this is the limit

so i’m grading linear algebra like i usually do.

where we need to speak… or anyway, to read
and write… frequently about *column vectors*.

much the usual thing (for example) in defining
a linear transformation (called F, say)
on “real three-space” (so F: R^3 —> R^3)
is to *consider R^3 as the space of real-valued
column 3-vectors* and then to supply a matrix
(called [F], say; [F] will be a 3-by-3
matrix in this context) such that
F([a, b, c]^T) = [F][a, b, c]^T.

the “caret-T” here denotes “transpose”…
the idea is that one has something like
[a, b, c]^T=
[
a
b
c
]
;
in laypersons’ language, the transpose
symbol ^T tells us to turn our old rows
into the new columns (which simultaneously
turns our old columns into the new rows).

in the language of the widely-used
TI-* calculator line, one has
[a, b, c]^T = [[a][b][c]]…
and this is starting to look
better and better to me right
in here.

but what one really seems to *want*
here is a quick-and-dirty notation
for expressing (what we will still
continue to *speak* of as)
column-vectors, as rows.

and i’ve noticed student papers using
< x, y, z > = [x, y, z]^T.
this looks like a real useful convention
to me and i’ve adopted it for my own use
until further notice.

angle-bracketed vectors have been useful
to me before. mostly, i think, in the context
of “sequences & series” typically dealt with
in about calc 2 or 3.

LANGLE x_0, x_1, x_2, … RANGLE
(i.e., < x_0, x_1, x_2, … >
… “angle brackets” are special characters
in HTML and so i prefer to avoid ’em)…
in either notation…
represents sequence of objects
LANGLE x_n RANGLE
(which is of course *not* the same
as the *set* R={ x_n } = {x_0, x_1, x_2, …}
[the set of values taken by the function
f(n) = x_n
on the natural numbers NATS:={0, 1, 2, …}]).

this usage actually *extends* a usage,
ideally introduced and maintained earlier
in a given presentation (class or text or
who knows maybe someday even both at once)
using angle-brackets for (finite-dimensional)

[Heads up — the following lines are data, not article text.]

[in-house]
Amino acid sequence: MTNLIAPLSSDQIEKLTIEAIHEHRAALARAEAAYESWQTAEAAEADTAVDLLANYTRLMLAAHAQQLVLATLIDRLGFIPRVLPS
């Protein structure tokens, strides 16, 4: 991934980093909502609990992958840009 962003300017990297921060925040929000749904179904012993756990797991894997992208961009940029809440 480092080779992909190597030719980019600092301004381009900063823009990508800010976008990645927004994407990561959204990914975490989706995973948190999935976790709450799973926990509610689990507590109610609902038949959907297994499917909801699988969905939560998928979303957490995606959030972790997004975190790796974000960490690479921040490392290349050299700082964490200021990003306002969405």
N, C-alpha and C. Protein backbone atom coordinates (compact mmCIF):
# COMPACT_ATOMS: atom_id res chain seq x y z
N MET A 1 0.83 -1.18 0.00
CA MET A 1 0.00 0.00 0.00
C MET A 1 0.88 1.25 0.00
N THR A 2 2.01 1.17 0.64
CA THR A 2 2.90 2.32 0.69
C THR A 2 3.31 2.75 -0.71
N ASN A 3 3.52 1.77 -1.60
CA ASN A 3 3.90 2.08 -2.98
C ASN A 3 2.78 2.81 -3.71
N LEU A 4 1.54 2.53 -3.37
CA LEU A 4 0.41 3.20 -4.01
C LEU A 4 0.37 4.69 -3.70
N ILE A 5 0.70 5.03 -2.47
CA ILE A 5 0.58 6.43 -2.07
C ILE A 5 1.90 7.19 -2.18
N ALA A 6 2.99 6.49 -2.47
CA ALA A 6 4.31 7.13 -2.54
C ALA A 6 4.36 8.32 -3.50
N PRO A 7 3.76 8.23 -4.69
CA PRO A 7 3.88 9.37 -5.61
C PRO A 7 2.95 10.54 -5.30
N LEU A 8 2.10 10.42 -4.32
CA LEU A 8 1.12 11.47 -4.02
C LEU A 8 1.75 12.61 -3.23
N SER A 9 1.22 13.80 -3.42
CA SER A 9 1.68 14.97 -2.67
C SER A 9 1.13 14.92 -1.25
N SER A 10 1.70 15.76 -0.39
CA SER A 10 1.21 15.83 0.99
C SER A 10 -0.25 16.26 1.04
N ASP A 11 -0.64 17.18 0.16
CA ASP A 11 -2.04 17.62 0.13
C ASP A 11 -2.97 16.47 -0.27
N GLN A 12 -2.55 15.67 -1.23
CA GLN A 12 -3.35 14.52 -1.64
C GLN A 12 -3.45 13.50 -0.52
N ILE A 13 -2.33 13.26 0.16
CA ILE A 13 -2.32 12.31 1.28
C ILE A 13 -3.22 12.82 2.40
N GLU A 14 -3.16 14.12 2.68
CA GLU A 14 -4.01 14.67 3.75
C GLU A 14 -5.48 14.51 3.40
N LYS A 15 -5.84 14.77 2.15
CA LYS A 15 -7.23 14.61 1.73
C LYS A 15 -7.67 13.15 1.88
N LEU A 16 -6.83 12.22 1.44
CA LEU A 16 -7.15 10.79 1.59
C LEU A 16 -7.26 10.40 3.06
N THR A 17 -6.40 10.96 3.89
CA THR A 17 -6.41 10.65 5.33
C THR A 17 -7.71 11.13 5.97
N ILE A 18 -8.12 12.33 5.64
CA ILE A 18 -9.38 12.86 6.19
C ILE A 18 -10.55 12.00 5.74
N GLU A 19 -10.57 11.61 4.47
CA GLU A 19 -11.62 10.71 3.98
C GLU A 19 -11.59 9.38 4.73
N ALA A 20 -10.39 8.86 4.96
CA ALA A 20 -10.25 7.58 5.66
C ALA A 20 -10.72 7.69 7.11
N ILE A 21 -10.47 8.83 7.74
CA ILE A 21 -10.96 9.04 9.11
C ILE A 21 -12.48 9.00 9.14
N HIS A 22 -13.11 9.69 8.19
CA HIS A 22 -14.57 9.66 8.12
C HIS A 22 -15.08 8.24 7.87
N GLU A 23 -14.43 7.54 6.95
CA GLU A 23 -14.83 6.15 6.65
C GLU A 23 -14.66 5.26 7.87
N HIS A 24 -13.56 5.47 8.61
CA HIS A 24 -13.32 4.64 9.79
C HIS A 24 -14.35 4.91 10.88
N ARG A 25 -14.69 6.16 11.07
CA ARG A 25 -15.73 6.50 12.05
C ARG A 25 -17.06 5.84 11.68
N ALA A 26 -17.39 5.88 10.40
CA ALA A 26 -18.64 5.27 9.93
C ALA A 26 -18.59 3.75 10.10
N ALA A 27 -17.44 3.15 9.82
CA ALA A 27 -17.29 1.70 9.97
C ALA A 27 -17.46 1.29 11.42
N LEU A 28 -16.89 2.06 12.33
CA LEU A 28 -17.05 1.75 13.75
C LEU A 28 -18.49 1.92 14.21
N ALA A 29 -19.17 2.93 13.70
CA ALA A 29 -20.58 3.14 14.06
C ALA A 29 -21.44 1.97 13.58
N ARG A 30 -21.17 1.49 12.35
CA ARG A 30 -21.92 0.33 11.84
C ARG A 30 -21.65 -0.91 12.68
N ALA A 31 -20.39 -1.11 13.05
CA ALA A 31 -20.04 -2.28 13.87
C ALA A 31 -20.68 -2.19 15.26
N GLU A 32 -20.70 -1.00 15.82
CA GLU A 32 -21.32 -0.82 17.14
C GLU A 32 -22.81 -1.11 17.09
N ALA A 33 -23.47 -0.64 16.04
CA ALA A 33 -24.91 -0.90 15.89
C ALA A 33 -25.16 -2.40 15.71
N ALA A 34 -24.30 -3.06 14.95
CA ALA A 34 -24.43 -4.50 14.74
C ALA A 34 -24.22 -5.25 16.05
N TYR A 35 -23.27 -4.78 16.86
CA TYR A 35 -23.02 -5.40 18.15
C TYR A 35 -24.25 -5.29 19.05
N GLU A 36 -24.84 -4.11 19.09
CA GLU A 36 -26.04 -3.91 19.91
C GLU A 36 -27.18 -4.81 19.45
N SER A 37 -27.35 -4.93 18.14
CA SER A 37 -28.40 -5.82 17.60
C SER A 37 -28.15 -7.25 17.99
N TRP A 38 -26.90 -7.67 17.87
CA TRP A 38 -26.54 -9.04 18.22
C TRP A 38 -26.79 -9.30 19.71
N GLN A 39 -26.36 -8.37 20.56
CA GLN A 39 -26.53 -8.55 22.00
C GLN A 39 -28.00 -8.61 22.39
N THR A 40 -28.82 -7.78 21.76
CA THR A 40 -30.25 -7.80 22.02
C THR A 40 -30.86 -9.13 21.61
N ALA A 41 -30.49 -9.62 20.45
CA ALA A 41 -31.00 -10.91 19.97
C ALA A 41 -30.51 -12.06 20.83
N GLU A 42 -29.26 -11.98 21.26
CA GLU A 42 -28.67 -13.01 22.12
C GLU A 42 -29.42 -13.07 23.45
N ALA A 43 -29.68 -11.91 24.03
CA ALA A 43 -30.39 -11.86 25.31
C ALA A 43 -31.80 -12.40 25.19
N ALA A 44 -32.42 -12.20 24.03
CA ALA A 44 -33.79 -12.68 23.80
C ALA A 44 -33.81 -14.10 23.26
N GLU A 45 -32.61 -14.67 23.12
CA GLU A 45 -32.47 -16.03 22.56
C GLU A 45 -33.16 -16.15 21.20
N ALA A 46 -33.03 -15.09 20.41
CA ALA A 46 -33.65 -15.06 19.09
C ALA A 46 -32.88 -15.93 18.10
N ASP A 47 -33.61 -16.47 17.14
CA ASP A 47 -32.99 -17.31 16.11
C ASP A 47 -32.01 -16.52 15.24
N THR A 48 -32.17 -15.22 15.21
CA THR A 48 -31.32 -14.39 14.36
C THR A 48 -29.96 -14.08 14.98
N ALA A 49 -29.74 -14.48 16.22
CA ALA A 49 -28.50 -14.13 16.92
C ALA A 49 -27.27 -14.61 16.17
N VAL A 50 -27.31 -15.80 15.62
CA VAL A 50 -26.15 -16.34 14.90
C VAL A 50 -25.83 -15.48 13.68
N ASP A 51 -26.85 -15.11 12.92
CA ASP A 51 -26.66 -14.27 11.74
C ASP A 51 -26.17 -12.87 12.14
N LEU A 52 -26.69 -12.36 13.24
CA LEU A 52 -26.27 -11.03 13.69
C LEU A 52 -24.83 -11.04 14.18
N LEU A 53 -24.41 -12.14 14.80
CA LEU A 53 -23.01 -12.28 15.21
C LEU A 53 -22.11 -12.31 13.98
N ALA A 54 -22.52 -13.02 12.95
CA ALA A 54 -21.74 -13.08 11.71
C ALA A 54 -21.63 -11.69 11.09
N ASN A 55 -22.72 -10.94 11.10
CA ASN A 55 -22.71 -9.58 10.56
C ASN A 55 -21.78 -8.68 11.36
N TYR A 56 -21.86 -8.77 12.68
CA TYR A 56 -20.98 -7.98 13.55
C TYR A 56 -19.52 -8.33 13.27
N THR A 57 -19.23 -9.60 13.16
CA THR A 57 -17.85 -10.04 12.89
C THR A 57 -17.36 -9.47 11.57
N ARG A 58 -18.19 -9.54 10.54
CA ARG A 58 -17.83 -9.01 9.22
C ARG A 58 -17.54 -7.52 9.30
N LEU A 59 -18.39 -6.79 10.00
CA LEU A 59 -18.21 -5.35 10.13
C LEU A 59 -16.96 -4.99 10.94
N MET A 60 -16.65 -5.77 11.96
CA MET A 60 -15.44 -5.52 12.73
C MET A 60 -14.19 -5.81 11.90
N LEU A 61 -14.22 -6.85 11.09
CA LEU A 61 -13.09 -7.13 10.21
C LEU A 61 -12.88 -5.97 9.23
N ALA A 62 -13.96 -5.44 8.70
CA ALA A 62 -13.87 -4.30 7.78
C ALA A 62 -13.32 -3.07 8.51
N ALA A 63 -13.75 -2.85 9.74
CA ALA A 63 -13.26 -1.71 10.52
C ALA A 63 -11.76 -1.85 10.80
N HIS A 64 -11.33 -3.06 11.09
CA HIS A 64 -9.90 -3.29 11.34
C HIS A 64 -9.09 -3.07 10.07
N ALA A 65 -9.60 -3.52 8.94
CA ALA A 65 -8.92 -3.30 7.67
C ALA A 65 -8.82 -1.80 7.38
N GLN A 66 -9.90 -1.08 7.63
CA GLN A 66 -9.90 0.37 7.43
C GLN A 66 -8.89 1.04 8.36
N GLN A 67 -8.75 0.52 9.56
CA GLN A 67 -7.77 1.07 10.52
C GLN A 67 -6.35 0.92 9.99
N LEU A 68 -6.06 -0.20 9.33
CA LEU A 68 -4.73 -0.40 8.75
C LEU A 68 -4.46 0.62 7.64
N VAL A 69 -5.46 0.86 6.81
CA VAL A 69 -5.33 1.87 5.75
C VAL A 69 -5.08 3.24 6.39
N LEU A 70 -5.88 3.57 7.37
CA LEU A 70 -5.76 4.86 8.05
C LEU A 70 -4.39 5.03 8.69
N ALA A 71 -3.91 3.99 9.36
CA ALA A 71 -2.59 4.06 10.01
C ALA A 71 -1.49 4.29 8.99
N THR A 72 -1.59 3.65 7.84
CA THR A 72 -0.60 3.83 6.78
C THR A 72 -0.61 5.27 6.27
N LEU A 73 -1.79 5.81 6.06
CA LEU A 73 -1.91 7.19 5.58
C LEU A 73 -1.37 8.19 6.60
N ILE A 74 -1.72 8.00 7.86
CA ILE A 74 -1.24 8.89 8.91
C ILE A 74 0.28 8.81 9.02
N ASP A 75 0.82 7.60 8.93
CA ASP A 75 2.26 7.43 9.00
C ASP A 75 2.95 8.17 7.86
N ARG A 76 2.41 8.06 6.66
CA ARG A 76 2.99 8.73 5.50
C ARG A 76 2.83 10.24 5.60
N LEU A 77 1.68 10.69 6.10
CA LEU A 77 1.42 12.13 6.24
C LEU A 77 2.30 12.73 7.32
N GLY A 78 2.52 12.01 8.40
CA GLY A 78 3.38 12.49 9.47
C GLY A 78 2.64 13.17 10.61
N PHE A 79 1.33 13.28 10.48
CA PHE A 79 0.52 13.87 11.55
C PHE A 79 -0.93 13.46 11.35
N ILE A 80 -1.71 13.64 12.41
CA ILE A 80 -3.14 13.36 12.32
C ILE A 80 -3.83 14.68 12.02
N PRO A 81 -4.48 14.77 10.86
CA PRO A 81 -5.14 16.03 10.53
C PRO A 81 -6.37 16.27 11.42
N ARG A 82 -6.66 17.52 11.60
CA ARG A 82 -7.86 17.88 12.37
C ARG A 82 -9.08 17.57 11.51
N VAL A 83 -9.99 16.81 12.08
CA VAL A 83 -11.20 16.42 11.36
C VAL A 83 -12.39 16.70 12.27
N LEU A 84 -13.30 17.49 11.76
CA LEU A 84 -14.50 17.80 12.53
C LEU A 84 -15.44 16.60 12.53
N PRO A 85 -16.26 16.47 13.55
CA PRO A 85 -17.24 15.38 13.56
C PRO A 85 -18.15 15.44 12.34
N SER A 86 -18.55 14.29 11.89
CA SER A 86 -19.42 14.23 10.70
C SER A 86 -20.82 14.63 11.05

*vectors*.

LANGLE 3, 4 RANGLE
now represents the vector that, ideally,
we would represent in some other part of
our presentation as [3,4]^T…
a *column vector*.

i remark here that meanwhile
(3,4)
represents a so-called “point”
in “the x-y plane”… an entirely different
(though closely related) object.

we pause here and take a deep breath.

i’ve pointed at two distinctions:
sequences-as-opposed-to-sets and
vectors-as-opposed-to-points.

many textbooks… and many instructors…
are *very sloppy* about keeping these
(and many other suchlike) distinctions clear.

the *notations* used in *distinguishing*
the distinct situations in each case were
“delimiters”: pairs of opening-and-closing
symbols used to mark off pieces of code
meant to be handled as single objects.

delimiting conventions are vital even in
ordinary literacy (“you see? he” sa)i(d.
and i claim they’re all the more so in maths
(since we get fewer and weaker “context clues”
when the code gets munged [as in the example]).

and students’ll just leave ’em out altogether
if they think… or god help me, know… they
can get away with it. failing that, choose
randomly (itt…oghm,k…).

failing that, “well, you *know*
what i *meant* was”…

too late, too late. here endeth the sermon.

in our next episode of “who stole my infrastructure?”:
the dot product. when they came for the opening-apostrophe,
i pleaded and begged. when they came for the
sign-of-intersection i raved incoherently.
never had a chance, no hope, no hope. doom doom doom.
can somebody pick up the torch, here?
i don’t think i can go on much longer.

vlorbik on punctuation for the twenty-twelve.
more clarity!